Two California Tribes Break Ranks, Support Online Sports Betting Initiative

Written By Matthew Kredell on June 29, 2022 - Last Updated on August 2, 2022
California Tribes Break Ranks Sports Betting

Online sportsbook operators finally have some tribal support for their California sports betting initiative.

The operator campaign announced Wednesday endorsements from the Big Valley Band of Pomo Indians and Middletown Rancheria of Pomo Indians.

Chairmen of each tribe praised the measure as an historic way for small, disadvantaged tribes to strengthen their economic self-reliance.

“The Solutions Act would be life-changing for our people,” said Big Valley Chairman Philip Gomez. “For too long, rural and economically disadvantaged tribes like ours have struggled to provide for our people. This measure would provide us with economic opportunities to fortify our Tribe’s future for generations to come.”

The Big Valley Pomos own the Konocti Vista Casino Resort, Marina & RV Park on the shores of Clear Lake in Lakeport. The Middletown Pomos own the Twin Pine Casino and Hotel in Middletown. Both are in Northern California about a two-hour drive or more outside the population centers of the Bay Area.

Some tribal support big for operator campaign

From the beginning, operators crafted their California sports betting initiative to make nice with the biggest player in California gaming, the Indian tribes.

They required that any online platform wishing to participate in the California market must partner with a California tribe. Each tribe can also choose to operate its own sports betting platform without a partner at a substantially lower license cost.

The operators also stipulated that 15% of online sports betting revenue goes to tribes that do not participate in the online sports betting marketplace.

And operators included language specifying that their online sports betting initiative wasn’t in conflict with the tribal in-person initiative.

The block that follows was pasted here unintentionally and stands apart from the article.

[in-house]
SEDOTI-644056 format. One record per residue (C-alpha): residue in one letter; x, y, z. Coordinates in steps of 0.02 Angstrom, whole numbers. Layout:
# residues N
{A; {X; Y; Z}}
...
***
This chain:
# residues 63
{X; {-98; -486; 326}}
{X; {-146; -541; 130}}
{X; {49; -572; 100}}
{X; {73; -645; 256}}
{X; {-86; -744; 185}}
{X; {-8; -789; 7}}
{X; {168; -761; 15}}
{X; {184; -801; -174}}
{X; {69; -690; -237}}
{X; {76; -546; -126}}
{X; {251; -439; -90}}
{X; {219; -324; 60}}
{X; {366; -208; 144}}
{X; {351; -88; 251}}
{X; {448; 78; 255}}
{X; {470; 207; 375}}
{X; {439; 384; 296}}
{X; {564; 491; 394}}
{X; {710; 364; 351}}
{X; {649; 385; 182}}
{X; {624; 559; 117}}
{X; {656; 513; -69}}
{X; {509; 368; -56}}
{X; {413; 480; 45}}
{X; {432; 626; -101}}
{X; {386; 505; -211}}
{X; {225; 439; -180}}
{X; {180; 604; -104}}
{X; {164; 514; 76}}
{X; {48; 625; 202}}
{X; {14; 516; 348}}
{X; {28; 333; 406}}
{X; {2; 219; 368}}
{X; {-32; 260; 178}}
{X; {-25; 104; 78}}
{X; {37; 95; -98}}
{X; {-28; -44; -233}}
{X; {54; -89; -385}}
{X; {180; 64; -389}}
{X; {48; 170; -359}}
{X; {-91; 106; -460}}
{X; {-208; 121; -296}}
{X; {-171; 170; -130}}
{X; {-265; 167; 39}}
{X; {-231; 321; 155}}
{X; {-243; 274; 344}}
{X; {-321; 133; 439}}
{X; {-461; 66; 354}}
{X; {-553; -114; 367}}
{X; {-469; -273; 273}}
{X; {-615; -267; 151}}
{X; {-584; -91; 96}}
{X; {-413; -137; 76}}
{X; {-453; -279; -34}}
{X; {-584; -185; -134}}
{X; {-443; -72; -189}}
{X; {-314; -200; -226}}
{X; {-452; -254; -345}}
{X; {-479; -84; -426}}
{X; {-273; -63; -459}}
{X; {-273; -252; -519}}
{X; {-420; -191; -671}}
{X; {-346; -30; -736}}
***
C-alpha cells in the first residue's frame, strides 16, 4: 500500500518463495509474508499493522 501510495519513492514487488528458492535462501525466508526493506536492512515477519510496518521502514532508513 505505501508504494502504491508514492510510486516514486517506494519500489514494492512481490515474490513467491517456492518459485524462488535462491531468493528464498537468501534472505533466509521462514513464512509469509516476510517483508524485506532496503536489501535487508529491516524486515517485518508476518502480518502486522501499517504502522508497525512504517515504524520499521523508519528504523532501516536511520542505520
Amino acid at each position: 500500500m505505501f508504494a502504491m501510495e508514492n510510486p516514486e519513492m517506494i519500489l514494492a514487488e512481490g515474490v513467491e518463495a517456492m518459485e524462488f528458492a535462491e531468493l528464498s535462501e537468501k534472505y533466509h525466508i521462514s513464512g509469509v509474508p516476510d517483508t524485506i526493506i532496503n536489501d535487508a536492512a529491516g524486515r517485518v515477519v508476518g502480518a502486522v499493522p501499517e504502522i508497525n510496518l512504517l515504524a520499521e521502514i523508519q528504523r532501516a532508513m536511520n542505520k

However, two tribal coalitions, one made up of the tribes backing a tribal in-person sports betting initiative that will be on the November ballot and one of tribes supporting an online sports betting initiative aiming to make the 2024 election, have been attacking the operator initiative with advertisements for months.

“Don’t believe those false attacks,” said Middletown Rancheria Chairman Jose “Moke” Simon. “The Solutions Act protects tribal sovereignty and will allow every tribe — not just those with big casinos close to big cities — a chance to directly benefit from online sports betting in California. The measure puts tribes firmly in control of online sports betting in California.”

First video advertisements for online sports betting initiative

Simon speaks in two new advertisements made by Californians for Solutions to Homelessness and Mental Health Support. They are the first commercials made by the campaign, which gained eligibility for the November ballot earlier this week.

The first ad is titled “Oleyumi,” which Simon says is what his tribe calls California. Here’s a transcript of the ad:

“My tribe has lived on this land for 12,000 years. We call it Oleyumi, you call it California. Our land, our culture, our people, once expansive, now whittled down to a small community.

Only one proposition supports California tribes like ours while providing hundreds of millions in yearly funding to finally address homelessness in California. Vote yes on The Solutions Act, tax online sports betting and protect tribal sovereignty, and help Californians that are hurting the most.”

The second ad, titled “false attacks,” responds to the ads from the other tribal campaigns. Here’s the transcript:

“Don’t believe the false attacks on the Solutions Act. Tribal leaders support the Solutions Act because it provides hundreds of millions every year for permanent solutions to homelessness, mental health and addiction in California. The act supports every California tribe, including financially disadvantaged tribes that don’t own big casinos.